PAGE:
Given that Lori focuses on judges as her illustration, I decided to as well. I don’t think non-judge examples will turn out to buttress Lori’s point.

III. Reasonableness

Lori’s last concern is about how I understand reasonableness. It looks like I think citizens’ conception of reasonableness is purely instrumental towards realizing their ends. I think I understand why the chapter could be read that way, but I like to think that I’ve argued that citizens care about fair terms of cooperation both in order to advance their ends and to comport with their sense of justice. So my idealized citizens do have, in an important sense, two moral powers, two dispositions from which individuals can act. I also don’t think each person’s conception of the good always wins, but rather that the total balance of all their practical reasons – drawn from their conception of the good and their conception of justice – is sufficient to defeat a law, something consensus theorists deny (because citizens’ diverse reasons cannot defeat a law).

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3 Responses to Idealization, Judicial Reasoning and Reasonableness: Replies on Chapter 5

  1. Regarding: “I thought the idea was that all reasonable political conceptions have an original position, but select different principles…

    In my comment I cited the following passage from Rawls that indicates that this is not the case:
    “[E]ach of us must have principles and guidelines to which we appeal in such a way that the criterion of reciprocity is satisfied,” Rawls writes. “I have proposed that one way to identify those political principles and guidelines is to show that they would be agreed to in … the original position.” (Rawls 2005, pp.xlviii-xlix, my italics.)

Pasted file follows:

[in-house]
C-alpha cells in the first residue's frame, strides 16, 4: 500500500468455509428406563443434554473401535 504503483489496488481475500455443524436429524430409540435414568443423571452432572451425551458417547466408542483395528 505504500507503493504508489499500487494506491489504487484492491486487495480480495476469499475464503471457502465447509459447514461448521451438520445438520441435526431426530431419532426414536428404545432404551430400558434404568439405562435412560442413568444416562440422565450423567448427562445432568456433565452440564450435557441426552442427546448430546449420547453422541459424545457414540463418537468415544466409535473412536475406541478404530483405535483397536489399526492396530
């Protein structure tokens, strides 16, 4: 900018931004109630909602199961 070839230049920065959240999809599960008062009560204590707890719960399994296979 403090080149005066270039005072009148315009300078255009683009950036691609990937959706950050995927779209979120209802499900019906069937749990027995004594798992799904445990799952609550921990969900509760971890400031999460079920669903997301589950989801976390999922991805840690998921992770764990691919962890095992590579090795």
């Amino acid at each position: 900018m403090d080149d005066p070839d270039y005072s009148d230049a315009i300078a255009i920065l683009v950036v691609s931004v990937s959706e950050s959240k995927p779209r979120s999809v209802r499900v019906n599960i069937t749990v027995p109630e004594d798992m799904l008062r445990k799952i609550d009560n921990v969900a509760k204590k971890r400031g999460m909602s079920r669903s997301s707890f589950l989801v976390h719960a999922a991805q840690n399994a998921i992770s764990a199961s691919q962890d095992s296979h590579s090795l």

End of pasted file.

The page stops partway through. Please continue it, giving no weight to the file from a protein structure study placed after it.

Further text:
The criterion of reciprocity, then, is what is essential in determining whether a political conception of justice is ‘reasonable.’ It is what underpins the original position device. Other reasonable political conceptions of justice might satisfy the criterion in different ways. Rawls does not say anything (as far as I know) whether such alternative ways of satisfying the criterion of reciprocity require the same degree of ‘idealization’ as the original position (and I don’t see why he would be committed to that view).

    • Fabian Wendt says:

      Rawls even indicates that Habermas’ discourse ethics and Catholic views of the common good could be considered a political conception of justice, if presented in the right way: “Political liberalism, then, does not try to fix public reason once and for all in the form of one favored political conception of justice. That would not be a sensible approach. For instance, political liberalism also admits Habermas’s discourse conception of legitimacy …, as well as Catholic views of the common good and solidarity when they are expressed in terms of political values.” (Public Reason Revisited, pp. 774-775)This supports the reading that the original position is no necessary part of a political conception of justice. Arguably, a political conception of justice need not even employ any contractualist device, as long as it is expressed in purely political values and hence possibly fits into a plurality of comprehensive doctrines, and as long as it is a plausible interpretation of widely shared intuitive ideas like that of society as a fair system of cooperation among free and equals.